Six airmen killed in Romania laid to rest across country

‘Watch over us from your big white cloud,’ pregnant wife pleads.

Funeral 311 (photo credit: Associated Press)
Funeral 311
(photo credit: Associated Press)
Daniella Lakri saluted her son, Nir, as she knelt by his flagdraped coffin, moments before his body was lowered into the ground at Haifa’s military cemetery on Friday afternoon.
She wore dark sunglasses and a black T-shirt. With her hands on the coffin, she said her final words to her only son. Nir had married his wife, Maggie, just last August, and she is fourmonths’ pregnant with his child.
“Farewell, my sweet son,” she wept.
Then, as she pounded her hands on the coffin, she added, “I won’t disappoint you, I will be a wonderful grandmother. I will raise the daughter you left behind, just as I raised you. I thank you for her.”
Lt. Lakri was one of six airmen killed during a training flight Monday when their Yasour helicopter flew into a cloud and then crashed in the Carpathian Mountains in Romania. Their bodies were identified only late Thursday night and flown back to Israel on Friday morning.
Within hours after their arrival, friends and relatives shoveled dirt across their graves in six cemeteries across the country, from the South to the North.
Nir’s father, Yuval, said that in the past when he had watched televised shots of funerals for fallen soldiers, “I could not imagine how the bereaved family members could stand above the grave of their loved ones and part forever.
“I never imagined that I would one day stand in such a painful situation in which I was eulogizing you,” said Yuval to his son, who would have turned 26 this Tuesday.
He recalled how Nir first flew on an IDF Hercules plane with his uncle when he was only two-weeks-old.
“Apparently, there was some king of a bacteria there which stuck to you. At age 26, you are ending your life on a Hercules plane on your last flight, this time in a coffin,” said Yuval.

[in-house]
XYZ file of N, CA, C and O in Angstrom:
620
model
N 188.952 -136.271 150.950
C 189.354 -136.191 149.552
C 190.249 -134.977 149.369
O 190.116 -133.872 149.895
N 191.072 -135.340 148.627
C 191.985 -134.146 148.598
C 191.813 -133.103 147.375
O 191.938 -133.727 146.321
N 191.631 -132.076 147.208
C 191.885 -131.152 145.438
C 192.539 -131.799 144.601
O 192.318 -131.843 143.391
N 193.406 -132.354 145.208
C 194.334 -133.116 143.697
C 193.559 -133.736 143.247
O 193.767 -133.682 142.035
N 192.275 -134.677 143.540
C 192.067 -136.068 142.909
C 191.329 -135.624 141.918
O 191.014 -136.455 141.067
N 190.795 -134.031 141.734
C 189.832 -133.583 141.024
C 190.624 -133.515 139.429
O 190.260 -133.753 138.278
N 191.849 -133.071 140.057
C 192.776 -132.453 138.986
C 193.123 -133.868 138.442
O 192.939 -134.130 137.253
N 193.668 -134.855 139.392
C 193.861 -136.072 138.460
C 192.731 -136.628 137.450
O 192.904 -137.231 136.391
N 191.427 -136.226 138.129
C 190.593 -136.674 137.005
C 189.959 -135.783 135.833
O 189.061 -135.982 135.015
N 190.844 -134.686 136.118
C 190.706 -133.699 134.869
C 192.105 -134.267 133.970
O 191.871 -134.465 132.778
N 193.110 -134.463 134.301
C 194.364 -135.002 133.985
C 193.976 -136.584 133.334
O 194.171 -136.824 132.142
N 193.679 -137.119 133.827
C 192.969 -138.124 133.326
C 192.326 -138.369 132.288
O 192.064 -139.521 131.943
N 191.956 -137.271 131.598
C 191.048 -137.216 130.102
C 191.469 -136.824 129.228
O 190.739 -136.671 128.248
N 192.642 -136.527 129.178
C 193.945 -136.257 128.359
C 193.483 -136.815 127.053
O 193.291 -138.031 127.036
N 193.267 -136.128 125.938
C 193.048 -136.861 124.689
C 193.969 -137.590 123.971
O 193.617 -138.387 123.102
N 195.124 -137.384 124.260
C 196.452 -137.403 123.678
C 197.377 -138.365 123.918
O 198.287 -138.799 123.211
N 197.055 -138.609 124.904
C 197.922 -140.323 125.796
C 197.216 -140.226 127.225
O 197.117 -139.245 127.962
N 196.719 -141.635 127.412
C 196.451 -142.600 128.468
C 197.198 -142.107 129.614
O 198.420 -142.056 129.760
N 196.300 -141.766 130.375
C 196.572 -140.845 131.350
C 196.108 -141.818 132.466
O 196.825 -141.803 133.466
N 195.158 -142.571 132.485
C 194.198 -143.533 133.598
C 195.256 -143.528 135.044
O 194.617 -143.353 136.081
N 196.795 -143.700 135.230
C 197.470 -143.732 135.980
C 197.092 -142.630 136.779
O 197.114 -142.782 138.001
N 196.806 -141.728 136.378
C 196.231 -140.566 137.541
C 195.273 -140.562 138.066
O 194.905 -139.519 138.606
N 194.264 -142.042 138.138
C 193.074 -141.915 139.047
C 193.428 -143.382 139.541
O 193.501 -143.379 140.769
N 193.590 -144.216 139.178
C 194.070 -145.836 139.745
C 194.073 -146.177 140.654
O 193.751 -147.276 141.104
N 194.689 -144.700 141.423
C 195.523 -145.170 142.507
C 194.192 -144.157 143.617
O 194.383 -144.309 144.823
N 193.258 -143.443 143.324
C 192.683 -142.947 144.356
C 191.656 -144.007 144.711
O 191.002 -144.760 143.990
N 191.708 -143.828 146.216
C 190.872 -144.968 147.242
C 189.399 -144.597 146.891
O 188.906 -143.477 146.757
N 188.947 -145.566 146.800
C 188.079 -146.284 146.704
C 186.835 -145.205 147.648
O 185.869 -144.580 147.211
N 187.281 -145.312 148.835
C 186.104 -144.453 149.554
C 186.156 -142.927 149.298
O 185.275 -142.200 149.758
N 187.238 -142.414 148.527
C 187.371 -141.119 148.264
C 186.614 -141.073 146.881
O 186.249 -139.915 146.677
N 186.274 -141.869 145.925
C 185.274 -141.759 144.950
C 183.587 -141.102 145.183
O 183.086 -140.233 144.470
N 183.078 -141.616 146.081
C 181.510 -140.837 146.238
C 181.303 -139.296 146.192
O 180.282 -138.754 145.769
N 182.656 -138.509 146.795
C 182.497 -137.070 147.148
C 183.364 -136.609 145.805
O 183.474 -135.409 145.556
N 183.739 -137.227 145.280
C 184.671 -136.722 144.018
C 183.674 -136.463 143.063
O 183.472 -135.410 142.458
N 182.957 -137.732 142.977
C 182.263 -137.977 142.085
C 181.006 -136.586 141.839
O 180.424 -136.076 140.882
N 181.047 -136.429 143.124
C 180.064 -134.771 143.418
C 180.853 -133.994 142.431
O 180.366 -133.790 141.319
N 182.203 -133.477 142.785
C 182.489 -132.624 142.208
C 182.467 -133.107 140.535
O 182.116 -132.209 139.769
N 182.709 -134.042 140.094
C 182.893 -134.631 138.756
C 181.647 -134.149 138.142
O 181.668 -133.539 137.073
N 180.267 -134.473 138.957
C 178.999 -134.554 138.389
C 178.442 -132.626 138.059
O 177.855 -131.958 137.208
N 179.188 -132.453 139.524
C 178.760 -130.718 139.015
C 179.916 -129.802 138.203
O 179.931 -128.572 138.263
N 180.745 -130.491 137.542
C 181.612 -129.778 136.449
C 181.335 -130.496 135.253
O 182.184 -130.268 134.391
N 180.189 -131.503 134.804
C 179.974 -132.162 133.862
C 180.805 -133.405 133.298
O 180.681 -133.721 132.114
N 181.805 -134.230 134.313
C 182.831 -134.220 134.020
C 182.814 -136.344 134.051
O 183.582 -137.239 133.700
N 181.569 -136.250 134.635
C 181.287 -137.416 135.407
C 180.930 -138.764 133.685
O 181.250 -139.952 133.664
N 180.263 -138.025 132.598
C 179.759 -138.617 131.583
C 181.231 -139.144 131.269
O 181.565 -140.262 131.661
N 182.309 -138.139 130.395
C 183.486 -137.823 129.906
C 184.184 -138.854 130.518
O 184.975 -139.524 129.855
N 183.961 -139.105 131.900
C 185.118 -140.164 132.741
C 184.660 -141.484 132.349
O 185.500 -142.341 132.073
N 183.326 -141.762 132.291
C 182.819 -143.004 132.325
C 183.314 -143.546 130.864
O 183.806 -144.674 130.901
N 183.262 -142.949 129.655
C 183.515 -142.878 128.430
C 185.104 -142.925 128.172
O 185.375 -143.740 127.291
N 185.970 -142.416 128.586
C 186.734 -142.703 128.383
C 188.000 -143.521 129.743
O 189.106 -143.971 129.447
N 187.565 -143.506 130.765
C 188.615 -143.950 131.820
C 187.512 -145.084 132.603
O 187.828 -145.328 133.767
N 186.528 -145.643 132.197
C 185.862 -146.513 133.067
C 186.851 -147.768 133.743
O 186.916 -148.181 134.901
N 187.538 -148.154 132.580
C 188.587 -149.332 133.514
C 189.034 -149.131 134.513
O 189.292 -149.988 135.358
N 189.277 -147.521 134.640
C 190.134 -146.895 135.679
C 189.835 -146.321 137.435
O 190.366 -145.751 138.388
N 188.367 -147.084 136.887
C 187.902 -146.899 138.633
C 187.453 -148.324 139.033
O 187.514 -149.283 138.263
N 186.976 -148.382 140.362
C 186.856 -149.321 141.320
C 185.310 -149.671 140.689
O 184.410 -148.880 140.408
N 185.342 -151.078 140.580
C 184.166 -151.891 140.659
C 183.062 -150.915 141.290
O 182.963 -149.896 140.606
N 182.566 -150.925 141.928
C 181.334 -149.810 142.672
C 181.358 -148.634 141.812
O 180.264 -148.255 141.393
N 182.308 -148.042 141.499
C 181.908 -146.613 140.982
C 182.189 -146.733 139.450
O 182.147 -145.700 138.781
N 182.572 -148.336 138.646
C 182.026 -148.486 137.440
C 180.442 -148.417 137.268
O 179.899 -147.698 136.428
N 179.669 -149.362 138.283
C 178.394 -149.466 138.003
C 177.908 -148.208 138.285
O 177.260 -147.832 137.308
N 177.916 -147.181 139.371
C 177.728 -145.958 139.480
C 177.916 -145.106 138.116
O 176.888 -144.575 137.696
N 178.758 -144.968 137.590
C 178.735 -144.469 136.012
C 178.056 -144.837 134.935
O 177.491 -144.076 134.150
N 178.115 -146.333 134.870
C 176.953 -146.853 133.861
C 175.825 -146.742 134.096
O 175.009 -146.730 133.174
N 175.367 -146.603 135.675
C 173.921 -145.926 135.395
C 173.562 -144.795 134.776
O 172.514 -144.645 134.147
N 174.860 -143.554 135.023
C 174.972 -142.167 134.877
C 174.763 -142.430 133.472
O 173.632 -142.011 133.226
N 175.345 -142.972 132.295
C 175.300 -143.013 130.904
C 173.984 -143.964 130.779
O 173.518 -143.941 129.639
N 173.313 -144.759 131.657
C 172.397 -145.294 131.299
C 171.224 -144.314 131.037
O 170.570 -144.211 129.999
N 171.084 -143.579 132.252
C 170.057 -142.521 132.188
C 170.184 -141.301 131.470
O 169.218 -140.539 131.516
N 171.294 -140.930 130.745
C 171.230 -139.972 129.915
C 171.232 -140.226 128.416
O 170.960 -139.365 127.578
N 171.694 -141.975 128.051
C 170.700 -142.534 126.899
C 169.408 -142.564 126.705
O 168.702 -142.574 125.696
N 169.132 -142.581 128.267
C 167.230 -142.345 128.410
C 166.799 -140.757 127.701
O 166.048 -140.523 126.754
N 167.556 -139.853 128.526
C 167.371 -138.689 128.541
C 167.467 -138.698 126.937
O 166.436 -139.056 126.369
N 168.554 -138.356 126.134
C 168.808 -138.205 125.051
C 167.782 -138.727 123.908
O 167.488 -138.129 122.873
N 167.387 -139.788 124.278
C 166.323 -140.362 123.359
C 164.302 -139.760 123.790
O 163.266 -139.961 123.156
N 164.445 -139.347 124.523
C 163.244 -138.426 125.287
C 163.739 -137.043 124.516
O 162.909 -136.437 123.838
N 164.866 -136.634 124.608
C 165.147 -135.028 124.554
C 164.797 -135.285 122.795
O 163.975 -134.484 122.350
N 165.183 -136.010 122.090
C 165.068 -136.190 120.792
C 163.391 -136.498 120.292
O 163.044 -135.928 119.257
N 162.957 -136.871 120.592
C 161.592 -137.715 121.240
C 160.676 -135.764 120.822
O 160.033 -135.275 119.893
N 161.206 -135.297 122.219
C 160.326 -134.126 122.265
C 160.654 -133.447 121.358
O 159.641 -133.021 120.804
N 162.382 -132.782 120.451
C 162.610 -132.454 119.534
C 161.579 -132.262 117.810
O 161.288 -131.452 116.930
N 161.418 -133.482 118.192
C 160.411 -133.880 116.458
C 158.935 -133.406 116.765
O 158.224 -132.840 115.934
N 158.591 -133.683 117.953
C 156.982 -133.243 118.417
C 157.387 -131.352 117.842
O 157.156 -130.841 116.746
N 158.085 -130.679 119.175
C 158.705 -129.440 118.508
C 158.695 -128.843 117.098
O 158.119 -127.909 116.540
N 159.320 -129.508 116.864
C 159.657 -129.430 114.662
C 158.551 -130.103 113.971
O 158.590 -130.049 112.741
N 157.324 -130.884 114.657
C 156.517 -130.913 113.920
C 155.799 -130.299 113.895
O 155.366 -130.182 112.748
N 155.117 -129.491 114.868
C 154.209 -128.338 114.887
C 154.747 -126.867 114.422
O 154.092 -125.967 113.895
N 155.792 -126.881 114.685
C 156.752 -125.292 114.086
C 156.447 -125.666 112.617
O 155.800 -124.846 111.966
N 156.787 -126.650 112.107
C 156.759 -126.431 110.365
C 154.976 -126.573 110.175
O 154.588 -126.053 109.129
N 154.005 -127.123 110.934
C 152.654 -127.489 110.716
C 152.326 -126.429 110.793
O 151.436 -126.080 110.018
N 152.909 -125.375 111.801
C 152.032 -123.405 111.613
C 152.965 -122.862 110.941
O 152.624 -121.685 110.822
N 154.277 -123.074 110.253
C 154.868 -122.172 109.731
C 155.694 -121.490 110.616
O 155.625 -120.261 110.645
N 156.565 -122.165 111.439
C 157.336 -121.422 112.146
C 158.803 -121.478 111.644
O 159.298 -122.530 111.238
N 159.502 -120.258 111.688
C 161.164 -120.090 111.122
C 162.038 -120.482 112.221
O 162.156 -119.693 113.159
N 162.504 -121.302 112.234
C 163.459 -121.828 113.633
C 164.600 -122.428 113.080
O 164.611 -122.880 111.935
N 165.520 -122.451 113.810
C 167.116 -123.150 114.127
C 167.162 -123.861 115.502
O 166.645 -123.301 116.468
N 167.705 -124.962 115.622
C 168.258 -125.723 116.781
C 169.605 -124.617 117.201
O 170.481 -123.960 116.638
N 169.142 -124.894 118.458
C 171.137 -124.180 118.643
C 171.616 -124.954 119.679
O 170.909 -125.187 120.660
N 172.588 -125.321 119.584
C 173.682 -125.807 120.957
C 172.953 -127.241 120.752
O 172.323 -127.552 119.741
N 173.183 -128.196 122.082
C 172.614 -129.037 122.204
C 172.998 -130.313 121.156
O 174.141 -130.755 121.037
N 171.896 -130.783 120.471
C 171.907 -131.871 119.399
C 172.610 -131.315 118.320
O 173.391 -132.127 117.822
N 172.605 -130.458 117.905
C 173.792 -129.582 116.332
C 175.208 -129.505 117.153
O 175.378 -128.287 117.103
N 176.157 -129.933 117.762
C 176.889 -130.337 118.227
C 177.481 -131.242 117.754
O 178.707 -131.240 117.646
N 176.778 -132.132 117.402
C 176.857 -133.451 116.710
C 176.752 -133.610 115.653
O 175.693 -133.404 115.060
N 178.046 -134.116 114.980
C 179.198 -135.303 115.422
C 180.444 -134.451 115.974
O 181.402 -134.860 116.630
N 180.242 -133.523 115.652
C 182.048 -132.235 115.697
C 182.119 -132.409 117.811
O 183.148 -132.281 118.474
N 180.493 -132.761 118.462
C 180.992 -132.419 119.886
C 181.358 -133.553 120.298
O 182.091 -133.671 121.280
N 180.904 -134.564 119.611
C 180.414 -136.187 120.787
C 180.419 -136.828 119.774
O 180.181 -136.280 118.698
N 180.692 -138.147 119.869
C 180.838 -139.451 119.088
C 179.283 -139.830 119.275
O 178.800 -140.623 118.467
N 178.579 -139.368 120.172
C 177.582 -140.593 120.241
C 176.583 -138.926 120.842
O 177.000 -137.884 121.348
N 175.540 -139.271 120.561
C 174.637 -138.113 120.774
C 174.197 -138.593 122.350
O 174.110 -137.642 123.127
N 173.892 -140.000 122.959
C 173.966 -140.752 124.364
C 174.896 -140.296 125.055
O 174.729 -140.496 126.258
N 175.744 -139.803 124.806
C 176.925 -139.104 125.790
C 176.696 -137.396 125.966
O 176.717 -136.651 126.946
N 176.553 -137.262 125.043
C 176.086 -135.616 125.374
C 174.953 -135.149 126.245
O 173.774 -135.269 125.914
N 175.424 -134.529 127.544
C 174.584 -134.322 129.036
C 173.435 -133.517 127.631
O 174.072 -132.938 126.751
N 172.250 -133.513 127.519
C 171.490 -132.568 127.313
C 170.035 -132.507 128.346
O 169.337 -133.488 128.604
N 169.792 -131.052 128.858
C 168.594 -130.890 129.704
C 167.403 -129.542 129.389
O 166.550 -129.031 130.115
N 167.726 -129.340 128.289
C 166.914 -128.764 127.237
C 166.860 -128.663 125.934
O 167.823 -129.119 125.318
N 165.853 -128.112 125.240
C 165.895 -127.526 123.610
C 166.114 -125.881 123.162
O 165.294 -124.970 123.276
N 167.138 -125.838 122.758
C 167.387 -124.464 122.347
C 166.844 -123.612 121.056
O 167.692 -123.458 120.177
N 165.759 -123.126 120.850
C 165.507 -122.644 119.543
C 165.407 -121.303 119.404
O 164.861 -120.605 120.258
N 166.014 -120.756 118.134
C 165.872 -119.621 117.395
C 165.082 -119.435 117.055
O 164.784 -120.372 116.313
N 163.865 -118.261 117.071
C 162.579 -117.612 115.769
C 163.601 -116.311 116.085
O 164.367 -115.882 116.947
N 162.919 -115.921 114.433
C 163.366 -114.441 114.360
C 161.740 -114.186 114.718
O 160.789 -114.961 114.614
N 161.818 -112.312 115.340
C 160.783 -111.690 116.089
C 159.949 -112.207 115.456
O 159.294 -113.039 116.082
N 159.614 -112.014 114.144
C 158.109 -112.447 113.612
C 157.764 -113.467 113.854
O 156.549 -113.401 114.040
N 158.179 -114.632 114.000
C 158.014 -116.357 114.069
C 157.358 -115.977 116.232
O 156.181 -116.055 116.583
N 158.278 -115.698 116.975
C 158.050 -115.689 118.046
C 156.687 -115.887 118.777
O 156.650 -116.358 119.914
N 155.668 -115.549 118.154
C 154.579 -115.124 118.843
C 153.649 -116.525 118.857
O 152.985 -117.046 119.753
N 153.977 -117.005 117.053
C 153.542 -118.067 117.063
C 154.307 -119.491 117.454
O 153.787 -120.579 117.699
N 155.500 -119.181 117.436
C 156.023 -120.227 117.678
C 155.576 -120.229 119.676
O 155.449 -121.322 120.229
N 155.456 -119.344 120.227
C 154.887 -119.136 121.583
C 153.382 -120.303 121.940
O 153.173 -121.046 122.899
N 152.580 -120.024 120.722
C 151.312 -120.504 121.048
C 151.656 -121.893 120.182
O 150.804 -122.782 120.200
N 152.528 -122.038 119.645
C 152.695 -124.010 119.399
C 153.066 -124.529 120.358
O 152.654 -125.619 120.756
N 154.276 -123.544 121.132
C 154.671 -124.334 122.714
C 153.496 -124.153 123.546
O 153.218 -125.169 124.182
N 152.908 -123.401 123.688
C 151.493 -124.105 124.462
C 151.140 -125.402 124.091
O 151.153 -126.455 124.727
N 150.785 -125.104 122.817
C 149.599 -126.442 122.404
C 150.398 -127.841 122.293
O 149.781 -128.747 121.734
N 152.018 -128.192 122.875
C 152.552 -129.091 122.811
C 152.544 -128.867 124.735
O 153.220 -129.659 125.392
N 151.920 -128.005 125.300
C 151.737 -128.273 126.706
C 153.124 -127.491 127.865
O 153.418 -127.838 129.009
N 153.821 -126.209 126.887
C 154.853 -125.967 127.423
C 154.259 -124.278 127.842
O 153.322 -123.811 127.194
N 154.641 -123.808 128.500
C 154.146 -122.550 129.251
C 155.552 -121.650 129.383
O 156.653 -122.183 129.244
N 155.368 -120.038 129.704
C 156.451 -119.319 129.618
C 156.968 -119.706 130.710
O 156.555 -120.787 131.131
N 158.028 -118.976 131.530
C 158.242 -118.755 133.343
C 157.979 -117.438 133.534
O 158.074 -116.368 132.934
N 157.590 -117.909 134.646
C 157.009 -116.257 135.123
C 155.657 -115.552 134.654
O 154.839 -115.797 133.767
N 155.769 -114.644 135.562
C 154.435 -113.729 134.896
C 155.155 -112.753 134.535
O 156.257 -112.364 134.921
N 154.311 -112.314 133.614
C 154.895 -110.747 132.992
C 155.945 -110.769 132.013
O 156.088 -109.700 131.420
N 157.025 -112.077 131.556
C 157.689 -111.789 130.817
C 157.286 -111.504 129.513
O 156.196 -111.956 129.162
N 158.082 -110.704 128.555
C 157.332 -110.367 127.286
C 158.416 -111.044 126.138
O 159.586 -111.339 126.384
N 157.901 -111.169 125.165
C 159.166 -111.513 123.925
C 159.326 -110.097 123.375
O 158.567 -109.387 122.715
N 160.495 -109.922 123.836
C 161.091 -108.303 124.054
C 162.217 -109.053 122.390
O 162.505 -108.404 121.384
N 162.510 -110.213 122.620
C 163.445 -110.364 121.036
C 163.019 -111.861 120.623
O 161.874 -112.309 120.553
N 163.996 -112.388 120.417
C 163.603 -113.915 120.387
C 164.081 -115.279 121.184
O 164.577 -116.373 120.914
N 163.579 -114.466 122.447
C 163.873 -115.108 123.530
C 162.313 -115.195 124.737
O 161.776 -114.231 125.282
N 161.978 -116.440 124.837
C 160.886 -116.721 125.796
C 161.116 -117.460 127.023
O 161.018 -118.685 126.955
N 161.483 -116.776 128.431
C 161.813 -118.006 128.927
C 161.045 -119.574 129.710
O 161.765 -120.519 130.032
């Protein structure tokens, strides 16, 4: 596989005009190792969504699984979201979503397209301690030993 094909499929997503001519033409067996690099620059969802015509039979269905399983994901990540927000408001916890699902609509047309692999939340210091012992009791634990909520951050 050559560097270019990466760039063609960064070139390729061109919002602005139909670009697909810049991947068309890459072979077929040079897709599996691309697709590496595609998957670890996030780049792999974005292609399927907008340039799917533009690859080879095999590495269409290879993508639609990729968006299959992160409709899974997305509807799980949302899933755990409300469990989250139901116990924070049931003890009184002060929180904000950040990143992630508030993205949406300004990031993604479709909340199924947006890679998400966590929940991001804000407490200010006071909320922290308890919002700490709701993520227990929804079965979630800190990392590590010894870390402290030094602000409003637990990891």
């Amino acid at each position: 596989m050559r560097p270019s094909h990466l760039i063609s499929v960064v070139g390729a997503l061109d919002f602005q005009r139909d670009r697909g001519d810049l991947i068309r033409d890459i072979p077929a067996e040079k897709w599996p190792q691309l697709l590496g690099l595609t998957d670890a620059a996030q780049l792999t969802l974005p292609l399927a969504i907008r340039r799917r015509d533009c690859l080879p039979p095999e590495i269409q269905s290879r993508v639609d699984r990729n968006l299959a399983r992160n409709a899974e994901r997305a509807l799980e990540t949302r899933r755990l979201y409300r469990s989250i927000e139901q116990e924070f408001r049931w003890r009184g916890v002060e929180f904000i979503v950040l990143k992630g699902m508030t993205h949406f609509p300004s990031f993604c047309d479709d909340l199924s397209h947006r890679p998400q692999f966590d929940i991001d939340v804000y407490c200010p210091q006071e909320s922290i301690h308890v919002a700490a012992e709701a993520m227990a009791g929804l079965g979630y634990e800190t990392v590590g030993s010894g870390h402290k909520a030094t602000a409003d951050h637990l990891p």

Speaking of the crash that killed his son, he said, “I am sure that on that flight you didn’t have time to think of danger when you entered the cloud. From your perspective, you are still on that cloud.
“I am not burying you. I release you for another routine flight,” said Yuval.
Nir’s wife, Maggie, who at one point buried her face in her husband’s coffin to bid him farewell, also spoke to the thousands of mourners.
“I feel like I am in a bad movie that refuses to end. We are parting your way, through the sky, through the metal monster you loved so much.
“I promise you that I will heroically fulfill this last mission that you left me, to raise our Pitzie,” said Maggie.
She said she had gone for walk, “between the trees and the flowers, in the outdoors that you so loved.
“We will never part,” she added. ‘Watch over us from your big white cloud.’ In Rehovot, Ruby Cohen eulogized his older brother St.- Sgt. Oren Cohen, 24, who he had followed into the air force and whose virtues he believed were endless.
“You were bright, talented, charismatic, strong, a guide and a leader,” said Ruby.
He smiled as he spoke of his brother, even though at times he also paused to hold back tears.
“You always said that the Yasour was an evil beast that could withstand anything, but it could not withstand you,” said Ruby. He added that he missed his brother’s tough love, his critical views and cynicism.
“You were my best friend and my anchor. You were the brightest light in the sky, in our skies,” said Ruby.
“You were right about everything, the way is not easy. You were the best and you succeeded.
We are better because of you,” said Ruby.
He recalled how his brother had eulogized fallen soldiers on the Remembrance Day for Fallen Soldiers in the spring.
The family played a tape of Oren speaking that day.
“Remembering the fallen helps us cope. They paid the ultimate price so that we can continue to fight and say, ‘we are here and we are the best,’ and we will pay any price that is necessary for our families, our friends, our parents and for everyone,” said Oren in the tape.
In Modi’in, a friend of Lt.- Col. Avner Goldman, 48, said of the father of four, “you were a wonderful person, an admired officer and you excelled in everything. You knew how to lead. You know how to allow those under you to make mistakes and learn from them... You devoted yourself to your family and the air force while pursuing your own spiritual growth.
“But beyond everything you were a caring and empathic person.
You were a teacher and a friend. Thank you for the long talks and for the moments of laugher and happiness,” he said.
Lt.-Col. Daniel Shipenbauer, 43, a father of three, was buried in Gdarot. Maj. Yahel Keshet, 33, a father of two, was buried in Sharona military cemetery.
Maj. Lior Shai, 28, a father of one, was buried in Hod Hasharon.